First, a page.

Convening the audiences and respected delegates at the recently held G20 Labour and Employment Ministerial Meeting (LEMM) in Bad Neuenahr, Germany on 18 and 19 May 2017, Minister for Manpower Lim Swee Say spoke about Singapore’s strong support for women growth in three key areas:
Emphasising on improving the quality of female employment, Lim said, “Women should be able to live fulfilling lives, without having to choose between their career and their family, because both are important.”
Lim noted, “Singapore has made steady progress in women employment over the last decade, with rates increasing steadily from 63 percent to 72 percent in the age group of 25 to 64, in comparison to the top 10 OECD countries in terms of female employment rate.”
Secondly, the median wage of women in Singapore has increased by more than 5 percent per annum in the last 10 years, same pace as that of men. This is good but we believe that we can do better because there is still a gender wage gap of 10.3 percent in 2016.
Thirdly, Singaporean workplaces have continued to be family-friendly. The proportion of employees who work in companies offering formal Flexible Work Arrangements has increased from 1 in 2 (56 percent) in 2011 five years ago, to two in three (67 percent) in 2016.
Building upon its strengths, Singapore plans to improve upon women development by focusing on increasing female employment rate further. This can only be achieved by helping more women stay into the workforce, especially working mothers and those women employees who have left jobs, to bring them back to the workforce. This can be achieving by raising the adoption of flexible work arrangements by both the employers and employees.
See: Singapore Encourages Career Opportunities for Women in Tech
For example, companies can offer part-time and job sharing opportunities for those who are not ready yet to return to full-time employment, due to their family care responsibilities.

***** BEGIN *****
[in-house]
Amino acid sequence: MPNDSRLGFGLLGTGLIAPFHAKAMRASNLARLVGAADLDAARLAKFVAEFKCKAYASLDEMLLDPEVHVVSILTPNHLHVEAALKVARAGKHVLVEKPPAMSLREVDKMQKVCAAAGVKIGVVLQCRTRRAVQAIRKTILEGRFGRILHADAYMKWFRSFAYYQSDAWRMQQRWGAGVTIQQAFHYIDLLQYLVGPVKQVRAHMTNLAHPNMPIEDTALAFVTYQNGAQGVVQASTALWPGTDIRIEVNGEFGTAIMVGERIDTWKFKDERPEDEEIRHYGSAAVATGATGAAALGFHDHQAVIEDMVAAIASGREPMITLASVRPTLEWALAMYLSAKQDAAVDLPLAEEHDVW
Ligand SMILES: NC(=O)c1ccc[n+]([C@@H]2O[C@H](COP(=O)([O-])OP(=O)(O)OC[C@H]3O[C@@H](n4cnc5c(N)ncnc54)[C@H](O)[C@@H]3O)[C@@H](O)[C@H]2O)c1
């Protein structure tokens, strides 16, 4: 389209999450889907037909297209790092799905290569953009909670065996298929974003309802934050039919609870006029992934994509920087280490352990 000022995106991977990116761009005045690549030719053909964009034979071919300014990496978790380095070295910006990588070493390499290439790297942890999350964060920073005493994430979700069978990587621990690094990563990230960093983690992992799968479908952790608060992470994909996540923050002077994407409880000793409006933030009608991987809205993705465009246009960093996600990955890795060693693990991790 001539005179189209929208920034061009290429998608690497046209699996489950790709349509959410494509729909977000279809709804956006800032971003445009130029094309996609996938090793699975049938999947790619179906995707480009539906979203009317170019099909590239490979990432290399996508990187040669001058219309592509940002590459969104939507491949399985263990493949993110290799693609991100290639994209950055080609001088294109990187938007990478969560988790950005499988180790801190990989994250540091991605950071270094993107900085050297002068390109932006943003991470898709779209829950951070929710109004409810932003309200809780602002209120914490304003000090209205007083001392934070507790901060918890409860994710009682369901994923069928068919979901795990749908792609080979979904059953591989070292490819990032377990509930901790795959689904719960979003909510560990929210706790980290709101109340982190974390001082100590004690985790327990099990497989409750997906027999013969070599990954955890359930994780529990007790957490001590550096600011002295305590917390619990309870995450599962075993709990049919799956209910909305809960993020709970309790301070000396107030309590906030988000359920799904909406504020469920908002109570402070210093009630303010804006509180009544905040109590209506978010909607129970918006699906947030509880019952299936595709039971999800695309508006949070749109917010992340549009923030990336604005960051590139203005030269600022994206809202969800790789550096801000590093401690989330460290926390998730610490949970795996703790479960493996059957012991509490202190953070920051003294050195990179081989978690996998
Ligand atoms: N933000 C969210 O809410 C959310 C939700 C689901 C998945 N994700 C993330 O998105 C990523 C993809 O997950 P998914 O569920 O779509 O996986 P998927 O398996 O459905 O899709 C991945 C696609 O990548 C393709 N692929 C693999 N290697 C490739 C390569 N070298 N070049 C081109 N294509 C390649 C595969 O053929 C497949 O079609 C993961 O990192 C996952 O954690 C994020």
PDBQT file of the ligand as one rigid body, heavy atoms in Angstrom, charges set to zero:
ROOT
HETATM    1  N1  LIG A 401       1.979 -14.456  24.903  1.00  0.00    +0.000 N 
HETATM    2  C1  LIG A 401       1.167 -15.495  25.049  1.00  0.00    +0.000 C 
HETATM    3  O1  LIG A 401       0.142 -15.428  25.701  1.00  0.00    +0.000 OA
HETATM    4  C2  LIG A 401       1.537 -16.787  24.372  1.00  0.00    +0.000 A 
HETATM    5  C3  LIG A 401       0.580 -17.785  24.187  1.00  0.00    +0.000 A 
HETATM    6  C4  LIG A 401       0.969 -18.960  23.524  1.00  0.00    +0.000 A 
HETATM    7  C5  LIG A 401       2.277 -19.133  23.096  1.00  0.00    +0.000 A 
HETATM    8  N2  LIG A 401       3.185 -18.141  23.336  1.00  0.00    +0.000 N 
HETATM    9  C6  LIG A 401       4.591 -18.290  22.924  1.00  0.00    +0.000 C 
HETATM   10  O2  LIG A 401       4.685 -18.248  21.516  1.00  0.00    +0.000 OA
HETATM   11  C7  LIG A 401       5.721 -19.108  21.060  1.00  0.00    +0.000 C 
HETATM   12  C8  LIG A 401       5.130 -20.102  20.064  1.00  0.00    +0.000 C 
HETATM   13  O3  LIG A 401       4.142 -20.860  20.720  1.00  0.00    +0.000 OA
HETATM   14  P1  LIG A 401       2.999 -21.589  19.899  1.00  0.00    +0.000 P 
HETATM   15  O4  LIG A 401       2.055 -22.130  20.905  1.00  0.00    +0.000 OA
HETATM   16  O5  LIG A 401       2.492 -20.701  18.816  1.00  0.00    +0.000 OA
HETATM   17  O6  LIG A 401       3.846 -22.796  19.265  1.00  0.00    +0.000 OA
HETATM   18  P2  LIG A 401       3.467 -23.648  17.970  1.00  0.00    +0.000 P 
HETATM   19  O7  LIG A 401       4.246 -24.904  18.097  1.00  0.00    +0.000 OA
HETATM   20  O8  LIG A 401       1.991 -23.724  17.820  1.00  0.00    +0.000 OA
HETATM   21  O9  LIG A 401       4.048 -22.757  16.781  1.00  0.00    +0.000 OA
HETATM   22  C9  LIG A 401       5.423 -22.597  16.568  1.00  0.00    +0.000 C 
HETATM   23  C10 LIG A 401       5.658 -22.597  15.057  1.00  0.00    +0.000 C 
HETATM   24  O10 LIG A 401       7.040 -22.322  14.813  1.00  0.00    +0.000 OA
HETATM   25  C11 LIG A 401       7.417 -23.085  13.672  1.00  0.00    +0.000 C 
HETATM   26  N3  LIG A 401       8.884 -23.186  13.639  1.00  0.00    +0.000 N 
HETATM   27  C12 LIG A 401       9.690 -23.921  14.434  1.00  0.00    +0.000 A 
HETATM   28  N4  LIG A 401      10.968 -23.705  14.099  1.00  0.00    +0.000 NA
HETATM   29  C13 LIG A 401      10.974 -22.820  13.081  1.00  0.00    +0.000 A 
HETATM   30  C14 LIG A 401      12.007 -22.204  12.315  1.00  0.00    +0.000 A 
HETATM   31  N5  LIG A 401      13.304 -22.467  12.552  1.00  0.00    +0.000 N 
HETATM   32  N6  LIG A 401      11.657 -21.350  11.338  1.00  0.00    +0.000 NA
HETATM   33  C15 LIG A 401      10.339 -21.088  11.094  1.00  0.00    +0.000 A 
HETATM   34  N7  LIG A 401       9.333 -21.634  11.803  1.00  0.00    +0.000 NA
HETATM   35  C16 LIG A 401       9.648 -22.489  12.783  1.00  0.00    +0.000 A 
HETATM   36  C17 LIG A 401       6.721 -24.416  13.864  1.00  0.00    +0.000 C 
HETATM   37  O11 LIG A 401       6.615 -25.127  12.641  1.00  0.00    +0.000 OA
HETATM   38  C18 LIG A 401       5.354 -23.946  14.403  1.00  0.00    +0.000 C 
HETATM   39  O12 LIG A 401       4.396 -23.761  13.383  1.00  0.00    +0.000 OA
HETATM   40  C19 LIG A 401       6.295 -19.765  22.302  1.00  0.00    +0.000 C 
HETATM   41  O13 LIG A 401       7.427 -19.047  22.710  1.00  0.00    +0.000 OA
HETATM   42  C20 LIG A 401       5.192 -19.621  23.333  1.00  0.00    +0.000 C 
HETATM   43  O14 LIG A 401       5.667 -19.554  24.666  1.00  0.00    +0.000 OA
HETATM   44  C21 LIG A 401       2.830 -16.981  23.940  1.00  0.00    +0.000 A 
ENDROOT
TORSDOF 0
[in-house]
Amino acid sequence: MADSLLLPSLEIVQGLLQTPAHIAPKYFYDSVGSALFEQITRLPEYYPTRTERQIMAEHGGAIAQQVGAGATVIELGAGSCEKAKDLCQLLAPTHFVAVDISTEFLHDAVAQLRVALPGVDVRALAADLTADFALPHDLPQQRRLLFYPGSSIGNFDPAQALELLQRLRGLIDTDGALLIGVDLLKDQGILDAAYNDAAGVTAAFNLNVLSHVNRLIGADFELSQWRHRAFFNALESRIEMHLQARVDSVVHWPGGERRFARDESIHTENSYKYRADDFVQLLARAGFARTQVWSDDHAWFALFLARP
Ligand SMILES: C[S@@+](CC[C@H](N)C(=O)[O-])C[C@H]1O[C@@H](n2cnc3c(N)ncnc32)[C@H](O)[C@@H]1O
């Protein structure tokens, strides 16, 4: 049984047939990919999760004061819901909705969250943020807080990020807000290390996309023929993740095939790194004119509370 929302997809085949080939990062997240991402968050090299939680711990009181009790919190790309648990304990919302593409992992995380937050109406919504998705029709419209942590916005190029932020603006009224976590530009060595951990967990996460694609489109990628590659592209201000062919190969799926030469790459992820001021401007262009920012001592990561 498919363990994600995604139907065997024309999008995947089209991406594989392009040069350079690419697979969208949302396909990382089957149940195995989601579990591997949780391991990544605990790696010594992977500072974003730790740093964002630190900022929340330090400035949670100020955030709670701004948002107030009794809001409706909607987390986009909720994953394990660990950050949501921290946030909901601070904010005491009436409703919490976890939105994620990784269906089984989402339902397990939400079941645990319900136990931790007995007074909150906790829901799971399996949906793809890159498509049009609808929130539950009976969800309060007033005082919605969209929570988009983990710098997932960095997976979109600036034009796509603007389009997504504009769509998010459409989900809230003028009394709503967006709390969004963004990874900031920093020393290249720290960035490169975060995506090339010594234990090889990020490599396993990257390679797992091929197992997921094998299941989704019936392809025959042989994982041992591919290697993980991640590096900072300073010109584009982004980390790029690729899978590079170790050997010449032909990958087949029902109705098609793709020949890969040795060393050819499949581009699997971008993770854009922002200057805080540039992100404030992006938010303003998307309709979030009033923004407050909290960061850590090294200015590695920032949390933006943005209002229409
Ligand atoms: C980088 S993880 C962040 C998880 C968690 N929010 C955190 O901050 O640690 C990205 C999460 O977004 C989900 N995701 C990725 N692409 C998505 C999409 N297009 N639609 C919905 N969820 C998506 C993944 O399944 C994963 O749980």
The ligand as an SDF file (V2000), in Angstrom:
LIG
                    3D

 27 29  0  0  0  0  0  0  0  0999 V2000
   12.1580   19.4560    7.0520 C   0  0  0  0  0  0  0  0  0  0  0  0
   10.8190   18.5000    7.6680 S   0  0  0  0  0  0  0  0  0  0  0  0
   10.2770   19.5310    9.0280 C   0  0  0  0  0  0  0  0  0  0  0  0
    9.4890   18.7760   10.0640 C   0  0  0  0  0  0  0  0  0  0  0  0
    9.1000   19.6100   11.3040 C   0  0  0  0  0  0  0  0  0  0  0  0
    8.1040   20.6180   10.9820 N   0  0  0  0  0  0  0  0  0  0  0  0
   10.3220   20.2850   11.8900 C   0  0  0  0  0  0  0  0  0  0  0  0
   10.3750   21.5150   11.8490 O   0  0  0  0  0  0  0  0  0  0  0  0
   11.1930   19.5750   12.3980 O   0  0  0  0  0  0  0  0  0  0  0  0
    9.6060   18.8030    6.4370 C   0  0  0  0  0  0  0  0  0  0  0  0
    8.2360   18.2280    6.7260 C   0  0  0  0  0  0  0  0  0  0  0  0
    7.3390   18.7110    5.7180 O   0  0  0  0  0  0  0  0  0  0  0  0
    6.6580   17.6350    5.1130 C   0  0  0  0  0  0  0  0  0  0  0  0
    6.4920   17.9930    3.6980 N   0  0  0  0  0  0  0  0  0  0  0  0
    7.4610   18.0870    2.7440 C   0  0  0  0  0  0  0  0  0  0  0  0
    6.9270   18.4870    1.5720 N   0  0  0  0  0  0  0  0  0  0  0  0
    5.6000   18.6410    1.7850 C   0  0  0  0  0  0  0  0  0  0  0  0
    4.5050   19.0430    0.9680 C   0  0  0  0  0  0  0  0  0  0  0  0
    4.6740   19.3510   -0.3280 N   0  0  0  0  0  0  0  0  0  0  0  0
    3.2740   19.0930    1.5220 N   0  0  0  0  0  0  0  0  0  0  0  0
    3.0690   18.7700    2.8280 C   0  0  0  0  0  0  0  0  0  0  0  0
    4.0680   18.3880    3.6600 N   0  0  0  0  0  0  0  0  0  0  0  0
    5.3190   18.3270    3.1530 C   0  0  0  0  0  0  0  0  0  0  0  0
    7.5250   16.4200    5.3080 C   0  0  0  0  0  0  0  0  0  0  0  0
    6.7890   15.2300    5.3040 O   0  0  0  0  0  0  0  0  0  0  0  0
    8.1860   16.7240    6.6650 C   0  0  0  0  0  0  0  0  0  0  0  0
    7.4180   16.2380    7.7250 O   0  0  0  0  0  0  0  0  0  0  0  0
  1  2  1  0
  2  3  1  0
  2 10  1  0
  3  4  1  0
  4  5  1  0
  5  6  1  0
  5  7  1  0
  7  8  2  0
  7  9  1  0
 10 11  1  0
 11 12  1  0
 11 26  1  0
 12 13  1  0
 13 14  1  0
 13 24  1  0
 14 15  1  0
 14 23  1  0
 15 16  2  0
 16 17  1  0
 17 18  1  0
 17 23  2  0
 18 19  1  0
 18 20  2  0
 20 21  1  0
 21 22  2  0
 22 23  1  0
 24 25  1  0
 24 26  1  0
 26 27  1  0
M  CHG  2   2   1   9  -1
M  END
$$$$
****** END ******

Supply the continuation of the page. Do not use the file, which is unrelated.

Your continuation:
Secondly, to help more women stay employable and be more future-ready. This can be achieved by helping them learn new skills and be more adaptable, so that they can keep pace with changes in the future economy. This is especially important for those, who have taken a career break due to family commitments.
Lim added, “Our social partners are embarking on a “Returnship” initiative to help Singaporean women re-fresh their skills, re-enter the workforce and transit to new jobs, find new careers. The Government is also providing wage and training support to allow both the employers and employees, to assess each other’s suitability during the transitional period.
Third, MOM urges employers to strengthen HR practices for fair and progressive treatment of employees regardless of their gender. Employers should set clear targets, conduct regular performance assessments and appraise employees fairly based on work outcomes, regardless of whether they are on flexi-load, flexi-time or flexi-place work arrangements. This has been advocated in the advisories and guidelines issued by the Ministry’s social partners.
On a concluding note, Lim reiterates his firm belief stating, “Women should not have to choose between family and career. We should support them to fulfill their aspirations in both. Our commitment is to grow the community of progressive employers to engender an even more supportive and conducive workplace for Singapore women.”
Also read: Empowering Women to Succeed through their Life’s Journey: Exclusive Q&A with Darren Rushworth at SAP Singapore